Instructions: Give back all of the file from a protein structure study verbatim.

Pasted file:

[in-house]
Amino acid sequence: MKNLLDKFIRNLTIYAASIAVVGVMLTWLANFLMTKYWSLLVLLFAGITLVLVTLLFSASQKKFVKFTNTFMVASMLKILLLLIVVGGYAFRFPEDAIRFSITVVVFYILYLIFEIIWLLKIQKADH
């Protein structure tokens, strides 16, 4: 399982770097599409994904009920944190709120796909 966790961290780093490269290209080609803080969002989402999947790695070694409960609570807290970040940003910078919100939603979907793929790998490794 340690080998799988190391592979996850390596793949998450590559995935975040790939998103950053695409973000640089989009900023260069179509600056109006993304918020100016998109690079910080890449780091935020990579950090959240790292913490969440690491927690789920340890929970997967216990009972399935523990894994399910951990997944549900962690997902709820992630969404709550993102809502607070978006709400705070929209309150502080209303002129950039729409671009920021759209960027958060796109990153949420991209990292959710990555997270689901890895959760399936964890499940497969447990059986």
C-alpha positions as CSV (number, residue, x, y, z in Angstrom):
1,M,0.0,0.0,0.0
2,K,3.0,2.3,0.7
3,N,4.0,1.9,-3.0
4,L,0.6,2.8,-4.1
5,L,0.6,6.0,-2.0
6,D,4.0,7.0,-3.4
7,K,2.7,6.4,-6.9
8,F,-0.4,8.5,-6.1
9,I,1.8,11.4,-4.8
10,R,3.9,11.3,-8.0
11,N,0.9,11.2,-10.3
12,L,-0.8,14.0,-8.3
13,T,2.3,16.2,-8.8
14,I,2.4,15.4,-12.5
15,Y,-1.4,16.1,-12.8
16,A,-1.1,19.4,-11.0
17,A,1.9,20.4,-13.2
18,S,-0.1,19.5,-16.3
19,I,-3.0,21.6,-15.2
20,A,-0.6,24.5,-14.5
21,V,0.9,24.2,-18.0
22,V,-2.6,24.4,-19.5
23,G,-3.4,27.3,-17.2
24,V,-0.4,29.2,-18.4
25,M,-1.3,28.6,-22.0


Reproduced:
[in-house]
Amino acid sequence: MKNLLDKFIRNLTIYAASIAVVGVMLTWLANFLMTKYWSLLVLLFAGITLVLVTLLFSASQKKFVKFTNTFMVASMLKILLLLIVVGGYAFRFPEDAIRFSITVVVFYILYLIFEIIWLLKIQKADH
């Protein structure tokens, strides 16, 4: 399982770097599409994904009920944190709120796909 966790961290780093490269290209080609803080969002989402999947790695070694409960609570807290970040940003910078919100939603979907793929790998490794 340690080998799988190391592979996850390596793949998450590559995935975040790939998103950053695409973000640089989009900023260069179509600056109006993304918020100016998109690079910080890449780091935020990579950090959240790292913490969440690491927690789920340890929970997967216990009972399935523990894994399910951990997944549900962690997902709820992630969404709550993102809502607070978006709400705070929209309150502080209303002129950039729409671009920021759209960027958060796109990153949420991209990292959710990555997270689901890895959760399936964890499940497969447990059986």
C-alpha positions as CSV (number, residue, x, y, z in Angstrom):
1,M,0.0,0.0,0.0
2,K,3.0,2.3,0.7
3,N,4.0,1.9,-3.0
4,L,0.6,2.8,-4.1
5,L,0.6,6.0,-2.0
6,D,4.0,7.0,-3.4
7,K,2.7,6.4,-6.9
8,F,-0.4,8.5,-6.1
9,I,1.8,11.4,-4.8
10,R,3.9,11.3,-8.0
11,N,0.9,11.2,-10.3
12,L,-0.8,14.0,-8.3
13,T,2.3,16.2,-8.8
14,I,2.4,15.4,-12.5
15,Y,-1.4,16.1,-12.8
16,A,-1.1,19.4,-11.0
17,A,1.9,20.4,-13.2
18,S,-0.1,19.5,-16.3
19,I,-3.0,21.6,-15.2
20,A,-0.6,24.5,-14.5
21,V,0.9,24.2,-18.0
22,V,-2.6,24.4,-19.5
23,G,-3.4,27.3,-17.2
24,V,-0.4,29.2,-18.4
25,M,-1.3,28.6,-22.0